However, there’s been no such relaxation in Jewish law when it comes to the get, although it remains uncertain why the rabbi who was approached about performing the man’s second wedding needed clarification before refusing to do it. According to Rabbi Pamela Barmash of the Joint Beit Din of the Conservative movement, the woman’s role in the get process has become more modernized. She now can be an active participant, rather than a silent observer as in the past.
Rabbi Barmash also indicates the agunah issue has been resolved in a manner similar to the way Catholics annul a marriage, rather than go on with a divorce. “Since I was appointed to the Joint Beit Din in 2008, I estimate that we have dealt with about 40 cases per year,” said Rabbi Barmash, who works at Washington University in St. Louis. “If a man refuses to grant a get, the Joint Beit Din dissolves the marriage.
“This is a straightforward process. Just as we require a Jewish marriage, so, too, we require a Jewish divorce.”
Most rabbis still see a need for the get, even though they’re costly and somewhat sexist. Considering couples usually have to spend thousands of dollars for a legal divorce, they’re not eager to pay several hundred more just to get a piece of paper saying they’re also essentially divorced in the eyes of God.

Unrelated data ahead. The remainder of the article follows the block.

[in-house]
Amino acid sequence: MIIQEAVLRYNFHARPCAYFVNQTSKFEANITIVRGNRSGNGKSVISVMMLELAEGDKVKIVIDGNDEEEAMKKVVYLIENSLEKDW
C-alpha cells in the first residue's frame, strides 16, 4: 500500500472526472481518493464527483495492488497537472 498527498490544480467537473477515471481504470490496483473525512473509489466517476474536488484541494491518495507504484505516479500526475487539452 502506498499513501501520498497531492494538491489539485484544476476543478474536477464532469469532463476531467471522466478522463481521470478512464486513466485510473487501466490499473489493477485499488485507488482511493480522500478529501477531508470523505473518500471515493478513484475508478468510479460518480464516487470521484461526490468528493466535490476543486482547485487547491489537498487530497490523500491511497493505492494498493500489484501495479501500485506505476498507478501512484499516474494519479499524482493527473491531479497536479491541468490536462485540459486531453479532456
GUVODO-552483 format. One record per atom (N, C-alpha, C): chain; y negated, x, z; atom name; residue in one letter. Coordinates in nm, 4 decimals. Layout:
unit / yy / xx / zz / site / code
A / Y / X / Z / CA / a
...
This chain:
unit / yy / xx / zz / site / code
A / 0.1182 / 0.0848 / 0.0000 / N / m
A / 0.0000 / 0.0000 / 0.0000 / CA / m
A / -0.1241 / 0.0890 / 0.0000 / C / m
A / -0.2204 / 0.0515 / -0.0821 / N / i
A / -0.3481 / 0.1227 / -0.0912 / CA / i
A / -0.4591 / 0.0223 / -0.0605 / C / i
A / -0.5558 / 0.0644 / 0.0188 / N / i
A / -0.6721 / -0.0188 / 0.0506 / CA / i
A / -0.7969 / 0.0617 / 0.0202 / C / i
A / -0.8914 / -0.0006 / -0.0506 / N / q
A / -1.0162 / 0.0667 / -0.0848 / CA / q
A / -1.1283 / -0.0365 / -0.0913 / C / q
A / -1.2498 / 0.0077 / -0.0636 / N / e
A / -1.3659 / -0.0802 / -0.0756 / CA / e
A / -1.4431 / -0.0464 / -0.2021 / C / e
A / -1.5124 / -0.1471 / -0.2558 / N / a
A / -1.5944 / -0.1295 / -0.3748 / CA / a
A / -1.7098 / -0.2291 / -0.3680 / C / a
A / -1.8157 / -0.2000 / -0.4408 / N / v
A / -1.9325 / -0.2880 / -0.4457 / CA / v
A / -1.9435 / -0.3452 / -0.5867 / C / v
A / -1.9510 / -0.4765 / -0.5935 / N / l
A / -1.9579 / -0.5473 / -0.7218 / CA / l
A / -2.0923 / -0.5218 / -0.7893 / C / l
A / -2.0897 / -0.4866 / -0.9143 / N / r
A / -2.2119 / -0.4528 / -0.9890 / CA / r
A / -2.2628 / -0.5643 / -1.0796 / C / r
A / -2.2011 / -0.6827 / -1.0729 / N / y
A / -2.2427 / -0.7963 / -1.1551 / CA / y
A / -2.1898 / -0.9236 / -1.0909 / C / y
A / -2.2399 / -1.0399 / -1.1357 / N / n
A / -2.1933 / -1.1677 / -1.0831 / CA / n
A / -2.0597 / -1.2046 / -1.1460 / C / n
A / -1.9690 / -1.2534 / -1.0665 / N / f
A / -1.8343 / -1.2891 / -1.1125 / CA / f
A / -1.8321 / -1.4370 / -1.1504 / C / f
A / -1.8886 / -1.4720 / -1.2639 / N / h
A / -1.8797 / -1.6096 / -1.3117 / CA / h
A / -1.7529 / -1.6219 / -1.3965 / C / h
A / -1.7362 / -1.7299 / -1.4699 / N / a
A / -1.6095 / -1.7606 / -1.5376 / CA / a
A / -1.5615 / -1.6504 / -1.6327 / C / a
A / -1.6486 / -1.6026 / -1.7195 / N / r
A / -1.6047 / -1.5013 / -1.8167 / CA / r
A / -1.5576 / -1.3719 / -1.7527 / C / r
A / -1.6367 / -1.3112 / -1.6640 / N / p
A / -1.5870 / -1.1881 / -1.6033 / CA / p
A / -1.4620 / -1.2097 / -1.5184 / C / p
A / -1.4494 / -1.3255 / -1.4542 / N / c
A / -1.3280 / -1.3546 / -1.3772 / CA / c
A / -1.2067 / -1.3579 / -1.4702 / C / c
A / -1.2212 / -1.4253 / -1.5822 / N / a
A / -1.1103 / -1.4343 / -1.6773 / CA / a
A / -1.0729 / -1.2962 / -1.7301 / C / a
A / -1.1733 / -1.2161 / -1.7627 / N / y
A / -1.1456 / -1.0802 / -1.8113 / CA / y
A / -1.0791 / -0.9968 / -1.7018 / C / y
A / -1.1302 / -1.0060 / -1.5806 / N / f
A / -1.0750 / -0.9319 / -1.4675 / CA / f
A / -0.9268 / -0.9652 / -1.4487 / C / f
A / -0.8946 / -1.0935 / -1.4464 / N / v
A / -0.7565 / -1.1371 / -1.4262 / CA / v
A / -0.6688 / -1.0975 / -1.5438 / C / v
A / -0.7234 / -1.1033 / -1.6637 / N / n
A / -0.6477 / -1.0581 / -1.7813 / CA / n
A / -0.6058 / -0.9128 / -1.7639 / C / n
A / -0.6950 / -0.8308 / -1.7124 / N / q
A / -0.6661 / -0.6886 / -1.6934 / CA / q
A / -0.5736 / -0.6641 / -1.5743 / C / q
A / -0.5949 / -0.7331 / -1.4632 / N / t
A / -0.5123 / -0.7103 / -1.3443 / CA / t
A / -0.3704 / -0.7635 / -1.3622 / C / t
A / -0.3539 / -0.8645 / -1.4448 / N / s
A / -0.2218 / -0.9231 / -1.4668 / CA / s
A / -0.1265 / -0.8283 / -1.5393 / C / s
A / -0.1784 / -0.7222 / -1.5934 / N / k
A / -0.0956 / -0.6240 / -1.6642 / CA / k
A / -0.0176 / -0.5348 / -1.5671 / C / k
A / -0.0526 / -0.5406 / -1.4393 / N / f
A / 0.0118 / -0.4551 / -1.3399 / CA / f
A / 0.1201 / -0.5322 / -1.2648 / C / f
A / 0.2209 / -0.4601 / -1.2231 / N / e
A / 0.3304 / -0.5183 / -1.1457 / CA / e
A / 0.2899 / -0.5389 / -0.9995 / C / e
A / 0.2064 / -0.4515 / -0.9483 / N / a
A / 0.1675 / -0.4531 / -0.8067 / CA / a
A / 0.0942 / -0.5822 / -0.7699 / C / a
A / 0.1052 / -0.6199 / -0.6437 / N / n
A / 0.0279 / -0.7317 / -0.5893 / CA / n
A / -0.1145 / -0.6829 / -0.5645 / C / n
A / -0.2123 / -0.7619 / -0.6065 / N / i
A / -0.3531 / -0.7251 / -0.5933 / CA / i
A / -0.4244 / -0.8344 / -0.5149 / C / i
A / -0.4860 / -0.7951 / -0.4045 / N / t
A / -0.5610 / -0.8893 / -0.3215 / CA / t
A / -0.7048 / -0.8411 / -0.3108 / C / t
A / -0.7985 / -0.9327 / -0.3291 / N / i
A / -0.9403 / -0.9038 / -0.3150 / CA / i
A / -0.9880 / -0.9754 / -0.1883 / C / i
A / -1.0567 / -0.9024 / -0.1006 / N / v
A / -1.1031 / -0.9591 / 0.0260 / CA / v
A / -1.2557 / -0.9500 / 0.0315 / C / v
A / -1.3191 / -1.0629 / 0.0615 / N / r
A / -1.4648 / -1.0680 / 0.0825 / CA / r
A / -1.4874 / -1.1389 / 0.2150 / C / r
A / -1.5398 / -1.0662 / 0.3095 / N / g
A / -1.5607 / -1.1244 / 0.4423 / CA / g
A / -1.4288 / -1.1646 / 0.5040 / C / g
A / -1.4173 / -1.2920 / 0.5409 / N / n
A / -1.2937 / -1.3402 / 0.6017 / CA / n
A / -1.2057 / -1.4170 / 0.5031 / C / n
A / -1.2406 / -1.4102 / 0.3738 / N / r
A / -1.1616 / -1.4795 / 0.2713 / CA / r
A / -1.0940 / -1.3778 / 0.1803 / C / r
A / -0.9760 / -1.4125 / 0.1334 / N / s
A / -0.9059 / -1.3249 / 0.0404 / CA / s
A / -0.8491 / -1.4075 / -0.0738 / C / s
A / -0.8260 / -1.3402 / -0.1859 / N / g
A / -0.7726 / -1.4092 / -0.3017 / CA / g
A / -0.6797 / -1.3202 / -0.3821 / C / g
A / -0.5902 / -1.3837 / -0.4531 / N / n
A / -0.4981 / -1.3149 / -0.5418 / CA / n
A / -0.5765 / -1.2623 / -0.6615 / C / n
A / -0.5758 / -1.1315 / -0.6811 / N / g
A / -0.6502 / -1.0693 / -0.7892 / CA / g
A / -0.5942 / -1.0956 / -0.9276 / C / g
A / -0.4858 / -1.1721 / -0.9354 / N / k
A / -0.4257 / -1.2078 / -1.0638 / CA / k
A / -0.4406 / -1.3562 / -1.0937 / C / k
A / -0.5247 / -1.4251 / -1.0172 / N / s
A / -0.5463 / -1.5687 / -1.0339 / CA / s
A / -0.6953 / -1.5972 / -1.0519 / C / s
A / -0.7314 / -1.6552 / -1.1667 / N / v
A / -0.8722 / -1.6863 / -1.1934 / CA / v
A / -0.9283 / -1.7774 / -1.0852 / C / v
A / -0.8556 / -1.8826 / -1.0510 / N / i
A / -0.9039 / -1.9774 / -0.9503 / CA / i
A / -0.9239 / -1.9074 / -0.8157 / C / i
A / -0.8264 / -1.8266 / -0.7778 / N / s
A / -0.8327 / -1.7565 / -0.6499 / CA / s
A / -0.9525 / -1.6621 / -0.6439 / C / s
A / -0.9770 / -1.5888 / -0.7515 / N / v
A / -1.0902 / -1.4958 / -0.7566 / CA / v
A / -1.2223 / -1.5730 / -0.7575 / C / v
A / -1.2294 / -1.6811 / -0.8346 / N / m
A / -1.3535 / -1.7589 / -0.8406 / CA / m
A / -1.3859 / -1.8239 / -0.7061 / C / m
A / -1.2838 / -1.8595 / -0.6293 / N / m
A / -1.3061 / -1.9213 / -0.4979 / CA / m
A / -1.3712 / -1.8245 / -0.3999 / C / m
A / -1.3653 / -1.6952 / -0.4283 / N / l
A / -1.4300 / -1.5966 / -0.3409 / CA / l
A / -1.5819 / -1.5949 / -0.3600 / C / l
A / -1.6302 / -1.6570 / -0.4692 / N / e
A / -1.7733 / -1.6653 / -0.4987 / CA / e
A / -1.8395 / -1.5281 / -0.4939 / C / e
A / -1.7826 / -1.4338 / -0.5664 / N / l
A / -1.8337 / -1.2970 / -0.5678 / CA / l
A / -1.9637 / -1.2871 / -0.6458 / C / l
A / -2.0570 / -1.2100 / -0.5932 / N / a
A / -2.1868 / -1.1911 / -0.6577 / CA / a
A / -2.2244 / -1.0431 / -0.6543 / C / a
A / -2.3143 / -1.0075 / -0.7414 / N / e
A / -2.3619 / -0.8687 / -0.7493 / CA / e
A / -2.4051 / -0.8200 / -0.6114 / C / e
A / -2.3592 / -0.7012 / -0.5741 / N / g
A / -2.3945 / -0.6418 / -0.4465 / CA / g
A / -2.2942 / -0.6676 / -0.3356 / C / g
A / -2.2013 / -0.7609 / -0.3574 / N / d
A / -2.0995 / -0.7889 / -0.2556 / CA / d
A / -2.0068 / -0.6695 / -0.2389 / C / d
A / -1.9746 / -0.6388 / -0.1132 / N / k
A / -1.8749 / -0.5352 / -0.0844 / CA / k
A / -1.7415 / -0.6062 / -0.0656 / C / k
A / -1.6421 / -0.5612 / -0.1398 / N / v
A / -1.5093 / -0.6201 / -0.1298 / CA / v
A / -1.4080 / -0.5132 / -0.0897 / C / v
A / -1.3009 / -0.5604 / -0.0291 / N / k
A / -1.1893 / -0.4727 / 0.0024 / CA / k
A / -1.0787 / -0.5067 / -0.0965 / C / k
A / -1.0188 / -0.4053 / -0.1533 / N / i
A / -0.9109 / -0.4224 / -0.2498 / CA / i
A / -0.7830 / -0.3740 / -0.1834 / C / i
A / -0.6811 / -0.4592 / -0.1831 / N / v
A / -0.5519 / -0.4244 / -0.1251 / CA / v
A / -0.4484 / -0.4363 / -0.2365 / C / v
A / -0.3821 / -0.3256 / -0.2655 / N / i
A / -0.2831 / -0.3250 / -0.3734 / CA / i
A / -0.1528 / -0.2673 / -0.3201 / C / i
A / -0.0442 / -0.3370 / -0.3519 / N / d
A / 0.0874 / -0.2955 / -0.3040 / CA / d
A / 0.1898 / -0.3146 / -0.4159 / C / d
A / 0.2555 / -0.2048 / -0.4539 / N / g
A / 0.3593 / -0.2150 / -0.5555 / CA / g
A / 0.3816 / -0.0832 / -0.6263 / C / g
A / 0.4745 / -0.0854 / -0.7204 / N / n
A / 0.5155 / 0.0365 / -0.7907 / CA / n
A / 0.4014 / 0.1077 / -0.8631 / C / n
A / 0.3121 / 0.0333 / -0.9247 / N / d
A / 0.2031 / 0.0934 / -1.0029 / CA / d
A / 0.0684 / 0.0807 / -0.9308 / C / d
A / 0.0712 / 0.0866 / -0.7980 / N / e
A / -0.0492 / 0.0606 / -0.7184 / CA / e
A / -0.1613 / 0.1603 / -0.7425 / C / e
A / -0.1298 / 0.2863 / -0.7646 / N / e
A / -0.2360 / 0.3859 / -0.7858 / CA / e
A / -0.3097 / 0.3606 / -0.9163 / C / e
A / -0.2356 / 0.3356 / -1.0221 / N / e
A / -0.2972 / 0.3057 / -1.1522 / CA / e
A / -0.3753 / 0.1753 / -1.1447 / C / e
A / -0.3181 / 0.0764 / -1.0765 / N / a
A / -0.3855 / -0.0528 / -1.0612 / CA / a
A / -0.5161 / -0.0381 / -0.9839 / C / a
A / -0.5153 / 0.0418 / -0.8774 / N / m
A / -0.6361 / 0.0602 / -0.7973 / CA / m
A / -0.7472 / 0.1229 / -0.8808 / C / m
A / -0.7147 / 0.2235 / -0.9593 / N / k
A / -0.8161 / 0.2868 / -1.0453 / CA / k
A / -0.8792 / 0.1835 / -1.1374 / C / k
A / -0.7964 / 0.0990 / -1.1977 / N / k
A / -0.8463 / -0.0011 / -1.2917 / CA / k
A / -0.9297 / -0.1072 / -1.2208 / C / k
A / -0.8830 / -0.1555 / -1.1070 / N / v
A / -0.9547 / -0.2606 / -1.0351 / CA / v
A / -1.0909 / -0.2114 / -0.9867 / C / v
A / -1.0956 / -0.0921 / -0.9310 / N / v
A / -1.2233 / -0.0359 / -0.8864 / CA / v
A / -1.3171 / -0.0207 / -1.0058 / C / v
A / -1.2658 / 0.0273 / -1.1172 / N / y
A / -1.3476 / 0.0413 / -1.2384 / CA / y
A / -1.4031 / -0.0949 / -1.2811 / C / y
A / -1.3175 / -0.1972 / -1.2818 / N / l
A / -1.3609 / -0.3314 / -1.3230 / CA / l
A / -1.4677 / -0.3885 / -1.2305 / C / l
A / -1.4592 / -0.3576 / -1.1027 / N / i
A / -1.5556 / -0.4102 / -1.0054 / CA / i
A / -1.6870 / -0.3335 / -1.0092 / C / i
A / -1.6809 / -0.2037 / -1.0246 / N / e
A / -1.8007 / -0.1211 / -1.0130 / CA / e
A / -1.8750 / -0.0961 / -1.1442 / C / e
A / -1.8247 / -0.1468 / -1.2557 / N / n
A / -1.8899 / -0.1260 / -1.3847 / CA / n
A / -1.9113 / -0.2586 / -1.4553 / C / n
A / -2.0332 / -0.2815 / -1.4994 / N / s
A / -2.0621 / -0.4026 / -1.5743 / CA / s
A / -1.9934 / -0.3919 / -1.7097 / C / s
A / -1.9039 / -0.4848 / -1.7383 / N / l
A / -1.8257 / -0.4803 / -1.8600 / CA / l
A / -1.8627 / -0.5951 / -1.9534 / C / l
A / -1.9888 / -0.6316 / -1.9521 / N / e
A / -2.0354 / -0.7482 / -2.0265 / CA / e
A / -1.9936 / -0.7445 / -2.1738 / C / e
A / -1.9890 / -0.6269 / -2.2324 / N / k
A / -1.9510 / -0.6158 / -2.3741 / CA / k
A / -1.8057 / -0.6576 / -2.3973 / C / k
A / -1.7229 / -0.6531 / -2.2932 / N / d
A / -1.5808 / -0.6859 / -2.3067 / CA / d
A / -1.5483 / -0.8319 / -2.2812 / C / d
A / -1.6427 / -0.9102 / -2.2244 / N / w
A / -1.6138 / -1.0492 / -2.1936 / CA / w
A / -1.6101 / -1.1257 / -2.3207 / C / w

“The way the law was written is male-dominated and certainly isn’t always respectful of women,” said one Conservative rabbi who wished to remain anonymous. “Sometimes it’s a bit difficult the way we view the woman. We see her role in Judaism as being very important. She’s the one who raises the children and focuses on education. But in this instance” — the get — “it’s not the way it should be.
“I won’t be surprised in the future if an opinion is deemed acceptable that rabbis need not require a get in order for a divorce to be recognized. But I’d need to see what the logic behind it is before deciding what I’d do.”
At least that would be a step. At least then the man wouldn’t have to go “shopping” for a rabbi to perform his wedding. He could simply choose the one he liked best.
There’s nothing wrong with tradition. But even Tevye came to the realization that it wasn’t the end of the world for some traditions to change.